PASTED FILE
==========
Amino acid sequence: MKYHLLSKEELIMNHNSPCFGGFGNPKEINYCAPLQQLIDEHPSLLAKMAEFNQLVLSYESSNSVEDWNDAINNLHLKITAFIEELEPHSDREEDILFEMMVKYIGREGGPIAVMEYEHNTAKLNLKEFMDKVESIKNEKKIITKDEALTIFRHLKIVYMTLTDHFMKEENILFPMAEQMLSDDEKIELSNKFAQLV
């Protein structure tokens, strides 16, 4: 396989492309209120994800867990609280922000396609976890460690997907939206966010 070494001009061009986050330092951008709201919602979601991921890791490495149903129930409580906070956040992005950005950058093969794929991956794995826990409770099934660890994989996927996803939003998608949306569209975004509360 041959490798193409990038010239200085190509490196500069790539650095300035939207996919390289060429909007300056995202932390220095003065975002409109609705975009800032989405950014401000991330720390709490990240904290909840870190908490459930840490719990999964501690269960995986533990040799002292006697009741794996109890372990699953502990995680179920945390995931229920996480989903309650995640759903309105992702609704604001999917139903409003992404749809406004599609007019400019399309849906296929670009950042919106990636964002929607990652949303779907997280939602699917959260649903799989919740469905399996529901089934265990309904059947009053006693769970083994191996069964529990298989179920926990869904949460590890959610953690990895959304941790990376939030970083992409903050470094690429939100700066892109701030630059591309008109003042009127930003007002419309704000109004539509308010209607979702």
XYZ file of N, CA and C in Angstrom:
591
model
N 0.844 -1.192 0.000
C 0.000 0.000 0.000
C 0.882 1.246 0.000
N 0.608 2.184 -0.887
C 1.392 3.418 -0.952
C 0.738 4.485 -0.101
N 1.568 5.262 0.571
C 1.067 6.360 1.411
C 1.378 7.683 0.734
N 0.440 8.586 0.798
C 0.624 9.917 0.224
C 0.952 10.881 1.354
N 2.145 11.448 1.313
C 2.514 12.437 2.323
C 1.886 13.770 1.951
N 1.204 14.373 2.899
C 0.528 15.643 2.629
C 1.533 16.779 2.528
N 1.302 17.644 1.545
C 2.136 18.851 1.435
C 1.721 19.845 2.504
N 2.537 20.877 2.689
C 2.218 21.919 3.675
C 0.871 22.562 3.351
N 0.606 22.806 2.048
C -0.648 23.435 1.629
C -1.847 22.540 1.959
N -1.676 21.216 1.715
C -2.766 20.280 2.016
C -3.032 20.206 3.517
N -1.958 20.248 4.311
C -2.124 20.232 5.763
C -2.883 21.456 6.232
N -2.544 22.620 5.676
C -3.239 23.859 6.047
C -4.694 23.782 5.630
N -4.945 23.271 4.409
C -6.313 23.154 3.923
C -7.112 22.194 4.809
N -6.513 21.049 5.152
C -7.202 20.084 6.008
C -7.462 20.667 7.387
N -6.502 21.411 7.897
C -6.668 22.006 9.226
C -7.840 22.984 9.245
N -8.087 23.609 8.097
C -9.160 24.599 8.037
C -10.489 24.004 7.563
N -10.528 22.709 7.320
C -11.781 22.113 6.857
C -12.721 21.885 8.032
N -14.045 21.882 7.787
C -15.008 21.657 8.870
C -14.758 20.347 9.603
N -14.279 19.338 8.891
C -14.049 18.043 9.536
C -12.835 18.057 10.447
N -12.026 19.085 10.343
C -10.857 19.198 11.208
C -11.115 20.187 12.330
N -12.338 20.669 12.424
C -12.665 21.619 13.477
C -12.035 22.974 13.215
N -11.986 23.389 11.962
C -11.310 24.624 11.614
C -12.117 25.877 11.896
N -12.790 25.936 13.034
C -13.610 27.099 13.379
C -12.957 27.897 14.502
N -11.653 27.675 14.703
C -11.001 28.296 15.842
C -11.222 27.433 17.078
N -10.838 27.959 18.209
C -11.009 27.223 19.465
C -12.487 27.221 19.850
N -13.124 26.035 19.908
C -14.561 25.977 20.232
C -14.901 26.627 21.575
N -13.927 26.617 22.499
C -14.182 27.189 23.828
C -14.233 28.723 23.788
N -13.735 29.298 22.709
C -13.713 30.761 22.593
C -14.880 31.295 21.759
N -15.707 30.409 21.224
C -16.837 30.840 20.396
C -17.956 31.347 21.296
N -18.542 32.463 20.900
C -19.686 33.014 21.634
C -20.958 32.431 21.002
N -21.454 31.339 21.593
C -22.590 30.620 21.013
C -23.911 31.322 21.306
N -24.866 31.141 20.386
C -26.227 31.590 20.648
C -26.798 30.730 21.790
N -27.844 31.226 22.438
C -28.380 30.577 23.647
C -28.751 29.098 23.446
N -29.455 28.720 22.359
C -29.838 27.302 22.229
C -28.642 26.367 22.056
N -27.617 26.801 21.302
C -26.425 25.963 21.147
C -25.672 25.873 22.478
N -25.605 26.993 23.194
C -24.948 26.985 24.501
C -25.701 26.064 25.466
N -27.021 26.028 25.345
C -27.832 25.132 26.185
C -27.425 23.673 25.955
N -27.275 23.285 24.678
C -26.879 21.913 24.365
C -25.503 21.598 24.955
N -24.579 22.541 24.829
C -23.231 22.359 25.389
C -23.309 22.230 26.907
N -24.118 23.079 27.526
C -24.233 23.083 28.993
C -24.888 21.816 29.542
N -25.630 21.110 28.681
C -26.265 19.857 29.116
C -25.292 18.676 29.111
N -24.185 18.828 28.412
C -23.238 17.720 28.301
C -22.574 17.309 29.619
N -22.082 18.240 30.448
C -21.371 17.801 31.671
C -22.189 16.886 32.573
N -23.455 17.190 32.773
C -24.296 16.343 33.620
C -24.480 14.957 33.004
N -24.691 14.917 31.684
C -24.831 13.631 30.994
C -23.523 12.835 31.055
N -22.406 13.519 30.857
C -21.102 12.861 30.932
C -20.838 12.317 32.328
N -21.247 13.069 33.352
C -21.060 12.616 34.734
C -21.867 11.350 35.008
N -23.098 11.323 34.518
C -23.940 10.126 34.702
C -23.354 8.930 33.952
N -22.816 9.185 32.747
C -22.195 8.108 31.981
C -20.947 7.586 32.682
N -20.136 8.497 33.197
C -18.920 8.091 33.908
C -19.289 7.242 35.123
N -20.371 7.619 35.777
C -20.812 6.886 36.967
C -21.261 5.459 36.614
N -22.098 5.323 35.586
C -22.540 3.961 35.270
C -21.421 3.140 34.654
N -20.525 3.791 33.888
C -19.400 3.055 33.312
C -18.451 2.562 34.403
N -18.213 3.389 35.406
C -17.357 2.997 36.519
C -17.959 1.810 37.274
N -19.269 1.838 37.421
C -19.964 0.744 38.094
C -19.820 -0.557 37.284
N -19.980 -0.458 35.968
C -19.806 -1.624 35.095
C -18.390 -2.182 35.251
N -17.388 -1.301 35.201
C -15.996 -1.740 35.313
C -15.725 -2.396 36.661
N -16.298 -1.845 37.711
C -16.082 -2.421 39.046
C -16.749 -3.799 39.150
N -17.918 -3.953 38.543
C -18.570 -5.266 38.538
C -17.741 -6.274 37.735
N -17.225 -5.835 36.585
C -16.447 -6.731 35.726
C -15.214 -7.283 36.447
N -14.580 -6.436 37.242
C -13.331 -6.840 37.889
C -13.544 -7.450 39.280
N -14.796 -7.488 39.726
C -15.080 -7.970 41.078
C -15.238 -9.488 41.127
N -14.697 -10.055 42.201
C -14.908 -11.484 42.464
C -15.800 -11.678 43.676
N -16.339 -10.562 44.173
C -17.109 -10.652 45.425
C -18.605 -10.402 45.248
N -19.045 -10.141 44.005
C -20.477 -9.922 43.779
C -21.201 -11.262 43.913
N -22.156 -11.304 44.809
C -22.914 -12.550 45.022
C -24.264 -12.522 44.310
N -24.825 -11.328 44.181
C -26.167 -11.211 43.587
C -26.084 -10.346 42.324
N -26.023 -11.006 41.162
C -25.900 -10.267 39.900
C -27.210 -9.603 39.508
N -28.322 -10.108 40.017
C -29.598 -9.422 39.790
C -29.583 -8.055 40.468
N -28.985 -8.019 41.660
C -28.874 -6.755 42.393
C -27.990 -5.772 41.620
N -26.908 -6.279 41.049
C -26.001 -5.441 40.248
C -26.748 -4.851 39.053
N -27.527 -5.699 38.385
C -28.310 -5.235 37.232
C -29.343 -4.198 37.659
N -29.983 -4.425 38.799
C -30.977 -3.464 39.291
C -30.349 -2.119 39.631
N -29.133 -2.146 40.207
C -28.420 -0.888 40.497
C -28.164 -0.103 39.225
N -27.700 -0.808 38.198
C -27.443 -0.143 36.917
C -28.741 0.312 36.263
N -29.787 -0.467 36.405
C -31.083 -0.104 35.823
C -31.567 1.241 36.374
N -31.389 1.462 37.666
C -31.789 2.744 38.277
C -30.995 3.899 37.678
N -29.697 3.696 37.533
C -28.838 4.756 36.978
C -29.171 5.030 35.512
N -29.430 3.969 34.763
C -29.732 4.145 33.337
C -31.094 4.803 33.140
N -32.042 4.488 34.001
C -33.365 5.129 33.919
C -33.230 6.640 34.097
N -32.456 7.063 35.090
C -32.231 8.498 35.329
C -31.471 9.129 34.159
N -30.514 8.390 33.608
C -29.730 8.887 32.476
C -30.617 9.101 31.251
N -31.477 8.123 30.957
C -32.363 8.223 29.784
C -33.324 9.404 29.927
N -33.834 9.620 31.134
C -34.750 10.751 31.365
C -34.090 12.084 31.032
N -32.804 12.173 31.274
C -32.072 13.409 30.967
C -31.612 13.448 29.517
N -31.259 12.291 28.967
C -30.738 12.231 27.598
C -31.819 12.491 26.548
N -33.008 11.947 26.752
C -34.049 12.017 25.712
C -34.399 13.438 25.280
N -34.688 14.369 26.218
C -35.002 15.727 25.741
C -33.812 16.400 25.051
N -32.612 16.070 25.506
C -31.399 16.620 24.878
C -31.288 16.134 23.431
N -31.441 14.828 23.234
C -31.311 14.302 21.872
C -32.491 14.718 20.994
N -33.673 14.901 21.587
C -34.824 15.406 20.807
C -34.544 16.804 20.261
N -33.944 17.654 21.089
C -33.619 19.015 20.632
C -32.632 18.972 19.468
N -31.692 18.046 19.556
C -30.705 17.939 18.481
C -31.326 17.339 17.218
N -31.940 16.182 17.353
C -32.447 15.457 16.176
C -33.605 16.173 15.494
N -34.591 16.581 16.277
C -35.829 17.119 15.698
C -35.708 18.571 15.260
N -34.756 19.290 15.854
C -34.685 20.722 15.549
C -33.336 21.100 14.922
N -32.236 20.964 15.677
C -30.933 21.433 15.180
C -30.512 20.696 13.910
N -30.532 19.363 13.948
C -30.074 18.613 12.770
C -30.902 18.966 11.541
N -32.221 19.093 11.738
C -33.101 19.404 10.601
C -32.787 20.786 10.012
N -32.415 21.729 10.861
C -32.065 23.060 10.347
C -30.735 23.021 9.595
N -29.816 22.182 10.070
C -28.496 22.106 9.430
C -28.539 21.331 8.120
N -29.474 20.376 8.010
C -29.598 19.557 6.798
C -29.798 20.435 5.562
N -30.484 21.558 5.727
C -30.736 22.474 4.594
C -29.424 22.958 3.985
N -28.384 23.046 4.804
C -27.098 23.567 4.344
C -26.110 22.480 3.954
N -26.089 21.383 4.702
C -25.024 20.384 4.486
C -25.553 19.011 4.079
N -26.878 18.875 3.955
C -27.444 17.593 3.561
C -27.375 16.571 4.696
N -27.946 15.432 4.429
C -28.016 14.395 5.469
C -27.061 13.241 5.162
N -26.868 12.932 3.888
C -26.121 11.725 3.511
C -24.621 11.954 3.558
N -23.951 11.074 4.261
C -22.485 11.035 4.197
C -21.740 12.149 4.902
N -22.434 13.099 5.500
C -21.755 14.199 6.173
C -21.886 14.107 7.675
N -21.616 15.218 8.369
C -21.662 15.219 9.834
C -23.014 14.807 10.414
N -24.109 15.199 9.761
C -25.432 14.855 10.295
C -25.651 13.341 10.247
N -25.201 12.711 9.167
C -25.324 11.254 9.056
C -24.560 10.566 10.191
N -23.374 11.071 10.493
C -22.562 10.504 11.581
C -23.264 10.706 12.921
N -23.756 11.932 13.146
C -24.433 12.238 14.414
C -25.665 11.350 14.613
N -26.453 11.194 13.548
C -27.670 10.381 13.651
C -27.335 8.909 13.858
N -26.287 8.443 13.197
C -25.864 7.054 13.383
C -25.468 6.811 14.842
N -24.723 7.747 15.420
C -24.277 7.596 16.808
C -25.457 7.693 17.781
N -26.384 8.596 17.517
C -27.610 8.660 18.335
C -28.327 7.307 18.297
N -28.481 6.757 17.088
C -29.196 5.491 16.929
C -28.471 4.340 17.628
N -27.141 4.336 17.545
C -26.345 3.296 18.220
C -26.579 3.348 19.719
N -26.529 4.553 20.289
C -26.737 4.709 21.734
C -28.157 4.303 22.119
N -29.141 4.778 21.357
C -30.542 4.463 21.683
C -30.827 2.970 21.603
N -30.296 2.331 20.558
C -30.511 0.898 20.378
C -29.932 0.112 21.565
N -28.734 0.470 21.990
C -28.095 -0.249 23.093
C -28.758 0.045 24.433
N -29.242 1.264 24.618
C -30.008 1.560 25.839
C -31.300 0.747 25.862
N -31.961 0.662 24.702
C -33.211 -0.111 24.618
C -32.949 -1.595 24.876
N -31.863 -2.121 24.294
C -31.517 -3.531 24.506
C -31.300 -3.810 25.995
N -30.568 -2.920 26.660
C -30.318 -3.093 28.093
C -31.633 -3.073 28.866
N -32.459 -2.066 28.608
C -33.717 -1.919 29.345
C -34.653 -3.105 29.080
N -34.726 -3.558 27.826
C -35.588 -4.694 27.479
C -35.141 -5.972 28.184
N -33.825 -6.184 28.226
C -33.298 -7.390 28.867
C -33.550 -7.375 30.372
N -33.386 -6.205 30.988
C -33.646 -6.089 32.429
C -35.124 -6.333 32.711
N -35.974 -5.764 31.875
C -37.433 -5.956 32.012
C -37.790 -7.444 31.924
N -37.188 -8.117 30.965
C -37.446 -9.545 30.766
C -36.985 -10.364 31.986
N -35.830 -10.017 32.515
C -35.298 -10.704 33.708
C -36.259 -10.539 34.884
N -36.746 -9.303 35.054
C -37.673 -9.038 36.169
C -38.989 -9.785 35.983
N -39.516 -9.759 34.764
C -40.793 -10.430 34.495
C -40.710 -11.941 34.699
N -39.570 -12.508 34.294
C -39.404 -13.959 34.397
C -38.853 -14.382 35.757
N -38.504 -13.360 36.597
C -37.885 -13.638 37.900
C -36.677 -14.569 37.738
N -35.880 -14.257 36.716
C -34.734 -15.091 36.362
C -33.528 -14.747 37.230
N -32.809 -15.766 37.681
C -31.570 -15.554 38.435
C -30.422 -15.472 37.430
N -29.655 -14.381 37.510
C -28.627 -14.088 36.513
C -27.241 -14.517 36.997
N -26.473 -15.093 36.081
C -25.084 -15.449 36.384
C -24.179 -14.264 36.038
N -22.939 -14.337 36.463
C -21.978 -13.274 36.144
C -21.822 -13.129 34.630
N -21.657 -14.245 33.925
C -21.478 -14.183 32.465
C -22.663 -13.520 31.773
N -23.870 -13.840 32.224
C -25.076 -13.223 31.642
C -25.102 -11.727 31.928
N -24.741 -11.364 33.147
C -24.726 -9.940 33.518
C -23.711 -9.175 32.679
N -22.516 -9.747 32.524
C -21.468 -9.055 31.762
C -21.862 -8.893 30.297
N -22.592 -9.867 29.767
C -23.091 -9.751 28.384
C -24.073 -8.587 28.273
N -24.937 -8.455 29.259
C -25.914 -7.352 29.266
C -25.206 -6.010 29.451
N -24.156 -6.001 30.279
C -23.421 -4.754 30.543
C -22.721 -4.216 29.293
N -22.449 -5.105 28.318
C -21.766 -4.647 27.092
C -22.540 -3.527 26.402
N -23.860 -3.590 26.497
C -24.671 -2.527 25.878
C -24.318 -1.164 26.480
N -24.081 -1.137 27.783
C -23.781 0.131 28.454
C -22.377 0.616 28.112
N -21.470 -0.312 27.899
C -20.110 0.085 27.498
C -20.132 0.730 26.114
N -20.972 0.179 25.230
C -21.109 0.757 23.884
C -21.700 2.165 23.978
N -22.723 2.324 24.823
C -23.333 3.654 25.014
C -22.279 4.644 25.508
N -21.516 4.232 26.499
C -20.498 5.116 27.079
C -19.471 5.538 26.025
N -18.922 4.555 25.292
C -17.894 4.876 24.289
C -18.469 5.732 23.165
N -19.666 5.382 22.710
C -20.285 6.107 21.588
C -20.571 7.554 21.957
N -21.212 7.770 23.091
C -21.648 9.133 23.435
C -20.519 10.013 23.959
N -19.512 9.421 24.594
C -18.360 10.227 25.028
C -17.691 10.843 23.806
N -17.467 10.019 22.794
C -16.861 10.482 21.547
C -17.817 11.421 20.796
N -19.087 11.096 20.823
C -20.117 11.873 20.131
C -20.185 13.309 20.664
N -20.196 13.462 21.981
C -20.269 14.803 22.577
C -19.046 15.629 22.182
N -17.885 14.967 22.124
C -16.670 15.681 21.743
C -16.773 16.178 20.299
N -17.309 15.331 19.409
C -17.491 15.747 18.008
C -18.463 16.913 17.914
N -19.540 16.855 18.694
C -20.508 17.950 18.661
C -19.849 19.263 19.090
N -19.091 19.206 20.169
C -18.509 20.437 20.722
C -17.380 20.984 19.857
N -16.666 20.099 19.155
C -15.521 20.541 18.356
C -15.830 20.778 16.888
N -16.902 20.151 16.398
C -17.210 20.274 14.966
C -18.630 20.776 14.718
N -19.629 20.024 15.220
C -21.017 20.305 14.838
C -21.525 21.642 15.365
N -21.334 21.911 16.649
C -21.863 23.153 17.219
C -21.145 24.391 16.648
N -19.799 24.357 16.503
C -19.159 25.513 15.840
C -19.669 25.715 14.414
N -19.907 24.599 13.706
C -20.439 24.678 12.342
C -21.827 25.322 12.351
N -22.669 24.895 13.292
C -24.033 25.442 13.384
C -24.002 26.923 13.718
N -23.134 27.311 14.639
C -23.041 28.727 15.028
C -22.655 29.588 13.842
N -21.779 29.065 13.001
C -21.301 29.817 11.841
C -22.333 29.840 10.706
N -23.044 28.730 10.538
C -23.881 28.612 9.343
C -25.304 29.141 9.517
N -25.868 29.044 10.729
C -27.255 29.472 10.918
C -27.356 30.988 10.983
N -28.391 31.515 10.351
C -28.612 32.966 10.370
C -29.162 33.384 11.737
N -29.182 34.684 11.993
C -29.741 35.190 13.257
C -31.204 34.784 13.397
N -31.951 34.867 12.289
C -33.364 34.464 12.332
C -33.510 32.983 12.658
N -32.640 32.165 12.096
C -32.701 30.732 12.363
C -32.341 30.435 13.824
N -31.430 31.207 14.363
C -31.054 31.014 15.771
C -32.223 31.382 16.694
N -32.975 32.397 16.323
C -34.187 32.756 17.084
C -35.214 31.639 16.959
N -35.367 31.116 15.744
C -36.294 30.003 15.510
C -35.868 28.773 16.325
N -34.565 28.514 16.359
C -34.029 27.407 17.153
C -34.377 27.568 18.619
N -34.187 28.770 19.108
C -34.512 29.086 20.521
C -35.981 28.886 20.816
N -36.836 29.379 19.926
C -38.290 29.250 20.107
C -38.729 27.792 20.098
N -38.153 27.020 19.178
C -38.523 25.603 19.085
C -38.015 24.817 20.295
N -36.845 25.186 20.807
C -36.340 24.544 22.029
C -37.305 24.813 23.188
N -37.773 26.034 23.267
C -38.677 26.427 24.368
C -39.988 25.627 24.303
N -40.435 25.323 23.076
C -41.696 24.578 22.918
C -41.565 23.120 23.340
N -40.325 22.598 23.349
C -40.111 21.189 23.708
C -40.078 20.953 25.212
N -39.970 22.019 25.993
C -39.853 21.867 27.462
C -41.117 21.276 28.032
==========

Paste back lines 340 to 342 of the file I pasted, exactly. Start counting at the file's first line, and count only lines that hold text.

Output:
C -25.432 14.855 10.295
C -25.651 13.341 10.247
N -25.201 12.711 9.167